So I guess Craigslist is kinda my thing. How is it my thing? If you count completely furnishing a three-bedroom apartment entirely with stuff found off free Craigslist, responding to ads resulting in group dinners, taking rideshares all over the West Coast, buying/selling things, finding three roommates and a house off Craigslist, you might say, "it's my thing."
Other people might be more "into" Craigslist than I, but I think I'm into it just enough to have a real feel for "Craigslist culture" (whatever that is), and not into it just enough to avoid being dead. Oh, Craigslist, how do I love thee? Let me count the ways... Actually, let me count one way, and call it rideshares -- aka Craigslist carpooling.
Yes, I love getting into strange people's cars almost as much as I love having strange people get into my car. It sounds crazy, and maybe I'm too trusting, but what I do know is that I have done rideshare approximately one billion times, and have never had a bad experience. The worst thing to happen is the driver or passenger flakes or sleeps the whole way (passenger, not driver). Now, let me say that the majority of my ridesharing has taken place in California going between Los Angeles and Berkeley, so the pool of riders/drivers is significantly narrowed to hippies, traveler types, students, or all of the above. No matter what, I can always count on an interesting five to six hours and help paying for gas.
If you thought that many rideshare experiences would make for varied types of conversations, you would be wrong. I have come to notice that, in fact, Craigslist rideshare conversations are formulaic and can be reduced to four to five topics:
1. Our take on polyamorous relationships
2. Astrology (this part goes on for way too long)
3. Free will, collective consciousness and the mind
5. Their trips (You know, the kind you get from going to Burning Man...)
If you didn't think it could get any more California cliché, let me just add that The Grateful Dead is almost always subtly making an entrance through the speakers. Groovy, man, groovy.
I'm in Los Angeles. My car is ready, and I wait for my passenger to show up so we can be on the road to Berkeley. The 5 freeway won't know what hit it. A guy pulls up to my driveway. He is white, has dreads. A girl kisses him goodbye. She is white, has dreads. Guy gets into my car. Introductions, small talk, "Was that your girlfriend?"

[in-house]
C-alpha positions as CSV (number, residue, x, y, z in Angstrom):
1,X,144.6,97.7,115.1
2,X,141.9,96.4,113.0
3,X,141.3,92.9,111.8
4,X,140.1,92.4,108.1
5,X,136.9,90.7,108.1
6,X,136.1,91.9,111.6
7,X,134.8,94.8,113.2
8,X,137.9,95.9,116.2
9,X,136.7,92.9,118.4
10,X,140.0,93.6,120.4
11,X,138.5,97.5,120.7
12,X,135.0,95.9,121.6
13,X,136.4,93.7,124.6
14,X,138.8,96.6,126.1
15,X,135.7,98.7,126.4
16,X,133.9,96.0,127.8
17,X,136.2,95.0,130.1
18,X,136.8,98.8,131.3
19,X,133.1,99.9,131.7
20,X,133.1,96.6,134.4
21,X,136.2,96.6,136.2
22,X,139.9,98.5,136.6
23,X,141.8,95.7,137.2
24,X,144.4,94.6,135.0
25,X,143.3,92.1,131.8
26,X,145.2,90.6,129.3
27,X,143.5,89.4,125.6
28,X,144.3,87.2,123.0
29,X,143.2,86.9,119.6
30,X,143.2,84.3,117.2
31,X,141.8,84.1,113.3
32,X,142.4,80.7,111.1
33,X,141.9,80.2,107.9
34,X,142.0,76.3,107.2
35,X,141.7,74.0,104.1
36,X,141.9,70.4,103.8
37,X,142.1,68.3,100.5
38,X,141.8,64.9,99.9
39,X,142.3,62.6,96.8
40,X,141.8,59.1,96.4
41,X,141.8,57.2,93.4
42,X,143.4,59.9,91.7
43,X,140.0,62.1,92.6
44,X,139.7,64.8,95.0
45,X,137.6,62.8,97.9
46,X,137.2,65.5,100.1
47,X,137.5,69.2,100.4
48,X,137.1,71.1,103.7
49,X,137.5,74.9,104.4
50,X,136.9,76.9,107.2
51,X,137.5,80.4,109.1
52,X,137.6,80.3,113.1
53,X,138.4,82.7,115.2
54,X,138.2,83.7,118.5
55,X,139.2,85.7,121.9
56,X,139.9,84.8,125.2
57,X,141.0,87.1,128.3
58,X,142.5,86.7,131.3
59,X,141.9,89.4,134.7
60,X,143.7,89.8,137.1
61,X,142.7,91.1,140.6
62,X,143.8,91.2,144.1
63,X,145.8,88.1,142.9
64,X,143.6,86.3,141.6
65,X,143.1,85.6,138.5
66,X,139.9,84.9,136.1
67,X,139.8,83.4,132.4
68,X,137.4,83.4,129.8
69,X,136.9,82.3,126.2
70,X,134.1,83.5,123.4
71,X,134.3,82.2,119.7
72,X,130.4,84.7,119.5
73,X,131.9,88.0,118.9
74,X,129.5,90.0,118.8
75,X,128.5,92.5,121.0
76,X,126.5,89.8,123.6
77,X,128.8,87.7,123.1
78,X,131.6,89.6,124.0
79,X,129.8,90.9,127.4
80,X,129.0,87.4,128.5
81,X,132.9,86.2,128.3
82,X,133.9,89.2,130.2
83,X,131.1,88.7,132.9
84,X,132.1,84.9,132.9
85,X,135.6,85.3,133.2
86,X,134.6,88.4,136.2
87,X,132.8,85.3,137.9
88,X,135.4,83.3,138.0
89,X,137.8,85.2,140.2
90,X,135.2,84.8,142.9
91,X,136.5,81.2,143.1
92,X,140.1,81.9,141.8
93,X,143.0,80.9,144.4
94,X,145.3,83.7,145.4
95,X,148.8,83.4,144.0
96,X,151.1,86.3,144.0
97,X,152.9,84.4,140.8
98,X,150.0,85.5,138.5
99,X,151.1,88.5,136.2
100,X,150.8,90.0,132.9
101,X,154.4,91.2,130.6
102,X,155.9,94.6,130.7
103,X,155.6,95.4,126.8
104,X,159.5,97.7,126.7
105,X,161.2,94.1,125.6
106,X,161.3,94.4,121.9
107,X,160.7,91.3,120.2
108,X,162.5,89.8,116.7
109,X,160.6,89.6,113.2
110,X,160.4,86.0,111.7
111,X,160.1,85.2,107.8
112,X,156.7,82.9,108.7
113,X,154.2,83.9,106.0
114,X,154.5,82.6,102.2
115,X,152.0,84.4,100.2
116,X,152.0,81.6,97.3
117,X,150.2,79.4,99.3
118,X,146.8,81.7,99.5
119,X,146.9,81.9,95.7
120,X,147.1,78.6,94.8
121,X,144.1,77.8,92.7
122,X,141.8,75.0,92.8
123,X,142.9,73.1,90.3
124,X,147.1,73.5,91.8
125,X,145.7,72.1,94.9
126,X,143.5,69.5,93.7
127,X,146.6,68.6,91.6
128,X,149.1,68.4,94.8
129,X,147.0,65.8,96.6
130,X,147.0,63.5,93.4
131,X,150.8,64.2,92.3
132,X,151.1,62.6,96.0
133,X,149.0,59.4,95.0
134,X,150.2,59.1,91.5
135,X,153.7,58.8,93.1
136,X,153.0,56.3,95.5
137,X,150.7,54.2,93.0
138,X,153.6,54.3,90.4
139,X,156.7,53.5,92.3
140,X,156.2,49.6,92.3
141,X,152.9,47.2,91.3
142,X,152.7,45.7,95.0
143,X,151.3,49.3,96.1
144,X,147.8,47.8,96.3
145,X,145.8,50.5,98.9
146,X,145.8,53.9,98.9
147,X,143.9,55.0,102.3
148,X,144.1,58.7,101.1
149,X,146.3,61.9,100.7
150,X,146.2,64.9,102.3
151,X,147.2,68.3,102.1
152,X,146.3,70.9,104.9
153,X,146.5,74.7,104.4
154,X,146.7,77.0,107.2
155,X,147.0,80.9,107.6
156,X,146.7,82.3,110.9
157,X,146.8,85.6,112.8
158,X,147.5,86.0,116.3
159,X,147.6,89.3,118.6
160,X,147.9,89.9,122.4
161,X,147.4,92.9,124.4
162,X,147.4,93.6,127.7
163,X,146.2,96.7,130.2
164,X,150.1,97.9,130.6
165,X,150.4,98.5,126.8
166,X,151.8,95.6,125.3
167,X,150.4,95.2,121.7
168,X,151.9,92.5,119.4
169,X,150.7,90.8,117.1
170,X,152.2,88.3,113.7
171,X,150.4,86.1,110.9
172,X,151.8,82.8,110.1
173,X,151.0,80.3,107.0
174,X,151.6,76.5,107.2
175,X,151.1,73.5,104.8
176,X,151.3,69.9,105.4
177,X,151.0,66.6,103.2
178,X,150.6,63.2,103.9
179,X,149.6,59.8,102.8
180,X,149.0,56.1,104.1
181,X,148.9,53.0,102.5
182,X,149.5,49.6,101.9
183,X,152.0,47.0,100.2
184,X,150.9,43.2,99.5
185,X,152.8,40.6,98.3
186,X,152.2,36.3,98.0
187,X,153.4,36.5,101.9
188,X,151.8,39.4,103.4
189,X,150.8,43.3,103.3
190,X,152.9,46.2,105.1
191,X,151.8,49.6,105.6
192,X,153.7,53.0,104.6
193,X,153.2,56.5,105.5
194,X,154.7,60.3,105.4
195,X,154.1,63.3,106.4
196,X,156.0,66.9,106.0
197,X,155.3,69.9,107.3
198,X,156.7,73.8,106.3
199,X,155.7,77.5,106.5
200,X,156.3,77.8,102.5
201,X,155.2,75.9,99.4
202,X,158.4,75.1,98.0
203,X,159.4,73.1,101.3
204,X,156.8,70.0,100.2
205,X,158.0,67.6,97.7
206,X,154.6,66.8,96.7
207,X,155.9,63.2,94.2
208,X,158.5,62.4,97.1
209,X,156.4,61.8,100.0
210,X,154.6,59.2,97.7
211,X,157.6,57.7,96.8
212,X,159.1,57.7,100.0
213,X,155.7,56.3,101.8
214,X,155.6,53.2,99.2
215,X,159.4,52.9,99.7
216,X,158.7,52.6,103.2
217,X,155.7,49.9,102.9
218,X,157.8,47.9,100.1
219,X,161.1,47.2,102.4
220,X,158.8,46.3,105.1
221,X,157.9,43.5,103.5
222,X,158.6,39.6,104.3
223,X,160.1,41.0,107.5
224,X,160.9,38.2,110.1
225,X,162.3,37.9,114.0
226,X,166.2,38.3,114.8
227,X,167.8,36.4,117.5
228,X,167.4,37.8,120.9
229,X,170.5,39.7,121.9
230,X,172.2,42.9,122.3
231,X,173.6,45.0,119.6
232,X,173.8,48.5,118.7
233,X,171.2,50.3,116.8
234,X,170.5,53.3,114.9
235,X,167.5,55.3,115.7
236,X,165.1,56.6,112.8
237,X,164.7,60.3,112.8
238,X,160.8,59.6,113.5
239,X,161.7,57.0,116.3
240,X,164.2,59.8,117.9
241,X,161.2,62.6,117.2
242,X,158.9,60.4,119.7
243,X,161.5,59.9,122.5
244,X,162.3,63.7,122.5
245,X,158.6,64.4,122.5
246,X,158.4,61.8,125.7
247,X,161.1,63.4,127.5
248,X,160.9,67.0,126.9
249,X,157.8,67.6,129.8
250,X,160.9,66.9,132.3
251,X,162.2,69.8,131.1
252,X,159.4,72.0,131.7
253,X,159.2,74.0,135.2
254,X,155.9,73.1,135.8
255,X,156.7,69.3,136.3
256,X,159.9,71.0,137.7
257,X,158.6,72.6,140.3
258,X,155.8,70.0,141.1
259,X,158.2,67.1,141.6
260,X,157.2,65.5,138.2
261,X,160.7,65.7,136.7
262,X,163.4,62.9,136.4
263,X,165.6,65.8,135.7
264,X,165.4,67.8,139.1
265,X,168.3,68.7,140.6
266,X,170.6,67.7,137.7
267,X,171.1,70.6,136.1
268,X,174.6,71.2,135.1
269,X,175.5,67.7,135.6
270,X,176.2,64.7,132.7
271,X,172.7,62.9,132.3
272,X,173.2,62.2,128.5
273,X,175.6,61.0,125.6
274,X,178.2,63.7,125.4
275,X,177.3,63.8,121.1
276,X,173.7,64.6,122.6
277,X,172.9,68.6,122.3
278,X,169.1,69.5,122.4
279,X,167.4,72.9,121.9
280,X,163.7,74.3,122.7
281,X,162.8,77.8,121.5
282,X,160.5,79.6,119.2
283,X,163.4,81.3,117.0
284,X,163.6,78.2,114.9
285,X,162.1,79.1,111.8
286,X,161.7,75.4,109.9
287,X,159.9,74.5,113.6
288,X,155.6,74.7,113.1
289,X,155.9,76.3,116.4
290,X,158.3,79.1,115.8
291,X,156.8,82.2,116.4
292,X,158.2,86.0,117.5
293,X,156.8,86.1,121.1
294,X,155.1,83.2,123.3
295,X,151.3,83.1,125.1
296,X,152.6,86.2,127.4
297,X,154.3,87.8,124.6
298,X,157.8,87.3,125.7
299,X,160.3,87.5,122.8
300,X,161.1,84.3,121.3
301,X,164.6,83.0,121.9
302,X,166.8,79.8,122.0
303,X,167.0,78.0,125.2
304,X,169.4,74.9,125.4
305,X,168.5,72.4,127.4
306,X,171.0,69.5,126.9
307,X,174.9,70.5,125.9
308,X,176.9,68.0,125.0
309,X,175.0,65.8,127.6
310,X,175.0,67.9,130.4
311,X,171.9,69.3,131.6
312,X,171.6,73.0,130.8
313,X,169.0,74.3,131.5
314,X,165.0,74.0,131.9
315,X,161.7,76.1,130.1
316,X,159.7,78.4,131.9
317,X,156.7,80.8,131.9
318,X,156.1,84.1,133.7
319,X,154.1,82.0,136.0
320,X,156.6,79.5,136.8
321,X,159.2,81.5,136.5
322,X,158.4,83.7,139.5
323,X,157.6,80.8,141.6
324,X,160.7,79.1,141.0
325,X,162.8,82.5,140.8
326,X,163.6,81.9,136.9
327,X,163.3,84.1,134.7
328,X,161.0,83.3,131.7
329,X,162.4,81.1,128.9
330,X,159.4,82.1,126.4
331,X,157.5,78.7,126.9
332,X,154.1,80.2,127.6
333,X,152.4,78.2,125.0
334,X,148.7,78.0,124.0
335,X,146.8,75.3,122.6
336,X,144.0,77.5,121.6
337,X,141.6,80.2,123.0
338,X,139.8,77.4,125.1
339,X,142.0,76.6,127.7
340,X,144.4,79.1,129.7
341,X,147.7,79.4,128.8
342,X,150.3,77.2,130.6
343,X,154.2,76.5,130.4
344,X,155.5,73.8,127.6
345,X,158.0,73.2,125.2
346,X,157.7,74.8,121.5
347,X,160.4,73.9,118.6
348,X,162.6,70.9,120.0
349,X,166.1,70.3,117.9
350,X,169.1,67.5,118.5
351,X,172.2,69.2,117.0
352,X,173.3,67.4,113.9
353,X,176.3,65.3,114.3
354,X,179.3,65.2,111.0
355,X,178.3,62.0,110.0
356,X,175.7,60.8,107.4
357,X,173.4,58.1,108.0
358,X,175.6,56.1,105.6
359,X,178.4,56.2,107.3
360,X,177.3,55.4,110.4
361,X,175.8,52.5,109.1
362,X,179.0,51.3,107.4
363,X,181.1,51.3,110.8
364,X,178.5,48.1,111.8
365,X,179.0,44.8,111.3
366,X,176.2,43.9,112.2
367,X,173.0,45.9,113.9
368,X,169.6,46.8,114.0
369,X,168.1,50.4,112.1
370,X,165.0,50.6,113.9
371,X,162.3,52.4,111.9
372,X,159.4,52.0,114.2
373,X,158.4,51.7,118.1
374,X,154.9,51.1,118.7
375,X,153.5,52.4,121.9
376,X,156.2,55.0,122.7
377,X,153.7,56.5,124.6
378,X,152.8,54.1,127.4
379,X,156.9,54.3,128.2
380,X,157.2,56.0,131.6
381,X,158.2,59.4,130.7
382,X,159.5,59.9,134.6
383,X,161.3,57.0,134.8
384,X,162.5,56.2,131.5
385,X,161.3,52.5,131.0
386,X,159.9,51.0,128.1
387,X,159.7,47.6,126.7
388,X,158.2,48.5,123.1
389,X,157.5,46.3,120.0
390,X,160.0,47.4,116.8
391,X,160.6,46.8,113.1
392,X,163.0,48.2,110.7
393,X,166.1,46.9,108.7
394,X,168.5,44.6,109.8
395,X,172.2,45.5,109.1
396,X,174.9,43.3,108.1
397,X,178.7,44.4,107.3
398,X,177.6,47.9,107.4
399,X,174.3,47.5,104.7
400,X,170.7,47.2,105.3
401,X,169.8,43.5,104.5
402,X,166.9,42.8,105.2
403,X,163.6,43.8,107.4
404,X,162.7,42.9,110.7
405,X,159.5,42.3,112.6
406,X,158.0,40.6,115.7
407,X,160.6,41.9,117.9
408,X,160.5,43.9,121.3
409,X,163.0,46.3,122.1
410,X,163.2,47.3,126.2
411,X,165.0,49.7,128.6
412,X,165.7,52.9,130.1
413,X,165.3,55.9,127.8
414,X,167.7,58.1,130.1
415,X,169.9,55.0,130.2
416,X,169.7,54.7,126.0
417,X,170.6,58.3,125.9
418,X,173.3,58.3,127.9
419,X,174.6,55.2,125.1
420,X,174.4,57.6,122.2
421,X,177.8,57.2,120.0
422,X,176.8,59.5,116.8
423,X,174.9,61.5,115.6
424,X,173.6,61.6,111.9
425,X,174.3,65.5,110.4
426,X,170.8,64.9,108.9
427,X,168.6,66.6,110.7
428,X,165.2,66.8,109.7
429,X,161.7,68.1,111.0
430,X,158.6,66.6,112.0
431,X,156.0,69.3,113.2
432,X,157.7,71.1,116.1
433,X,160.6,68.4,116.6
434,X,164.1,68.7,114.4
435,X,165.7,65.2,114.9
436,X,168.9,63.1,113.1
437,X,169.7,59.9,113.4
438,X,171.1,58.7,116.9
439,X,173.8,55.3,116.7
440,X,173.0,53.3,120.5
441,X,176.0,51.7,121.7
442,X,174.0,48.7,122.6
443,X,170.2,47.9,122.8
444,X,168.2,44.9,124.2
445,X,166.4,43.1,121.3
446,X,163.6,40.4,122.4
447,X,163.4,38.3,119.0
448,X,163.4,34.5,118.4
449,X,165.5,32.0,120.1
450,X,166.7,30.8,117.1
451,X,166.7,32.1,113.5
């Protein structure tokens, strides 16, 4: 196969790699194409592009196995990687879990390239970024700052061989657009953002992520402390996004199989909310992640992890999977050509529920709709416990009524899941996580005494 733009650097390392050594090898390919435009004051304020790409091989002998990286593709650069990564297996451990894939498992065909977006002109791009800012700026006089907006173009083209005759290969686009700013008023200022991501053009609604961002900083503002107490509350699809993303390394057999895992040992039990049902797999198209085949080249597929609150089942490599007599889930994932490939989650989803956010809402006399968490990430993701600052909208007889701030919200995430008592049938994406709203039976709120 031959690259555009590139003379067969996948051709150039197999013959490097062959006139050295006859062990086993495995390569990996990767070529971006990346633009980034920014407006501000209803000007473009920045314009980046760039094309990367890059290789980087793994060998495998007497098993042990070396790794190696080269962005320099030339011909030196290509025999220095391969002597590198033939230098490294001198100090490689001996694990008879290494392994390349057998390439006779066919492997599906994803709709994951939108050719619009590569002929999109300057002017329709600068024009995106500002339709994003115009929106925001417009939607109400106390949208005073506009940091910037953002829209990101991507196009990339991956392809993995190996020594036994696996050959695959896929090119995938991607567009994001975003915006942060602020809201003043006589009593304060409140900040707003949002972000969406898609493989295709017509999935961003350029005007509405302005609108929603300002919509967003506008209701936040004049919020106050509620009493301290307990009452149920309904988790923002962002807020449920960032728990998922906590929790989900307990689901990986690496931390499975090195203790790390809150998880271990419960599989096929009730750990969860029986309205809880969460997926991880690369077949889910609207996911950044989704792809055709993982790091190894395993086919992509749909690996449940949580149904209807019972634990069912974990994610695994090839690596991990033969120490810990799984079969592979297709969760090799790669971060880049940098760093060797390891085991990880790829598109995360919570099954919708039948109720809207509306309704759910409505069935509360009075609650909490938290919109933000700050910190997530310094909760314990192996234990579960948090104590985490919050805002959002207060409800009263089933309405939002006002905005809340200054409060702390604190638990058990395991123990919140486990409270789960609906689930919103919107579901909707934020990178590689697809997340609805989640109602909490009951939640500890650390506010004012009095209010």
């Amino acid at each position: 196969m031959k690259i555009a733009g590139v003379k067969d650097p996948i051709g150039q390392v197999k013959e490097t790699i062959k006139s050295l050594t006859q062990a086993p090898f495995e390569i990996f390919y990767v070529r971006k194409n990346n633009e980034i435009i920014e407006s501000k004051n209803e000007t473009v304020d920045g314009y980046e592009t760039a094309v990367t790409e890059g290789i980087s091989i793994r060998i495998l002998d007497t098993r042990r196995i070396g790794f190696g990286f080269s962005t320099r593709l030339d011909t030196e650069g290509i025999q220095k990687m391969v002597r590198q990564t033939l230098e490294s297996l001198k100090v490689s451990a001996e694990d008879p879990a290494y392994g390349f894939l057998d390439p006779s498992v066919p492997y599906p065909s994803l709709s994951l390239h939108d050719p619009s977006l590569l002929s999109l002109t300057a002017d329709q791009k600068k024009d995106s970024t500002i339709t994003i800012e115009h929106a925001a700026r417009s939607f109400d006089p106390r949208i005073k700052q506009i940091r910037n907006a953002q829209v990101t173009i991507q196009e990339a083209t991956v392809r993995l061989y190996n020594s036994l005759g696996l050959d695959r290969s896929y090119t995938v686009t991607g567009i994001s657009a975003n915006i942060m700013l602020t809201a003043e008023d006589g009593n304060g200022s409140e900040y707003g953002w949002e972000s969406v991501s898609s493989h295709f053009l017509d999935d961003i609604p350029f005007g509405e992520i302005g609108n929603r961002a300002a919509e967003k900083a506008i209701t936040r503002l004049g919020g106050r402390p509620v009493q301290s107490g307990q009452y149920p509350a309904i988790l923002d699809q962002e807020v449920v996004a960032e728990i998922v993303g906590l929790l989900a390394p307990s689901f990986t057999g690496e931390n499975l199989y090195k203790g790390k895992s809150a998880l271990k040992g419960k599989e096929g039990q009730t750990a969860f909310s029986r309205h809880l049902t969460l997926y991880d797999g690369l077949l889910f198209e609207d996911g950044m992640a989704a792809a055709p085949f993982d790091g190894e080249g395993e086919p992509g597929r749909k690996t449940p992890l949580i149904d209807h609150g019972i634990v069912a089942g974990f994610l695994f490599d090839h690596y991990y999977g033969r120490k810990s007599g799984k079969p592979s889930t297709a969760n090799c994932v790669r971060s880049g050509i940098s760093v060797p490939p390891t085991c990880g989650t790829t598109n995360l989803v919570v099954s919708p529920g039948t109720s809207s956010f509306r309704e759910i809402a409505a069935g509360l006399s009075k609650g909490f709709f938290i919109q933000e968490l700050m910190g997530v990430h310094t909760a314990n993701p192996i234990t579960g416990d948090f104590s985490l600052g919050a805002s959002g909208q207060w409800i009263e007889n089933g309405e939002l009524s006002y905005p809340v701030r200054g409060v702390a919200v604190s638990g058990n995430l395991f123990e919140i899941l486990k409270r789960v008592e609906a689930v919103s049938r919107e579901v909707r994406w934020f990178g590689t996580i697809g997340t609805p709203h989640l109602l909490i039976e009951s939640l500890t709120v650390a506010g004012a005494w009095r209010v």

"Naw, she's more like my lover?" He states, but his LA inflection turns everything into a question. Thus begins the polyamory section of the Craigslist rideshare talk.
He really relates to what I say, so the next logical question is, "Ey man, so like what's your sign?" Oh God, the astrology part is about to happen, and I semi-want to kill everything at that moment.
"Ya, that makes sense," he says.
Here it comes... There it went. And it's an hour later and we are still debating about the validity of astrology. "But when you are looking at the stars you are looking millions of years into the past! How can it have any relevance to your life or personality??" I protest. He was prepared for that point. Damn. Thus endeth the astrology section.
Pause for In-N-Out.
"So if you believe that strongly in astrology, what do you think about free will? I may have initiated the free will, collective consciousness and the mind topic, but it just felt so... right.
He adds, "Meditation really helps me understand collective consciousness. Have you ever done that one retreat in that one place in that one forest?"
A really good Grateful Dead song comes on my iPod and it reminds him of, "This one time at Burning Man..."
"Dude, I feel like we are really connecting," he says sincerely. I think to myself, Okay, we have covered all five of the rideshare topics so, indeed, we are "officially" bonding. "I know!" I say, "I hardly ever get to talk about this stuff with anybody!" Ah ha ah ha....
Don't think that I am knocking my rideshare talks. I am not laughing at my riders or making fun. Though the rideshare can be a predictable sequence of events, I appreciate everyone's different take on these same topics.
Rideshare has given me the opportunity to meet people of all walks of life. I have met someone who's job title was "ticket scalper" and made a living traveling the world selling and buying tickets; I have met a professor who taught a class called "Why artists fail"; I have met musicians, artists, writers, ravers, Burners, backpackers, physicists, med students, law students, lots of Mormons turned atheist (I rideshare to Salt Lake City a lot), and a 19-year-old compulsive liar that told an elaborate six-hour story that turned out to be completely false (blog post to come). My ridesharing experiences have taught me about alternative life paths, people, psychology and trust. It has taught me to be open to new experiences, and that everyone does life at their own pace and in their own way.
I just moved to Washington, D.C., and am sure the East Coast rideshare conversation formula is different from the West Coast's, and I can't wait to find out what it is.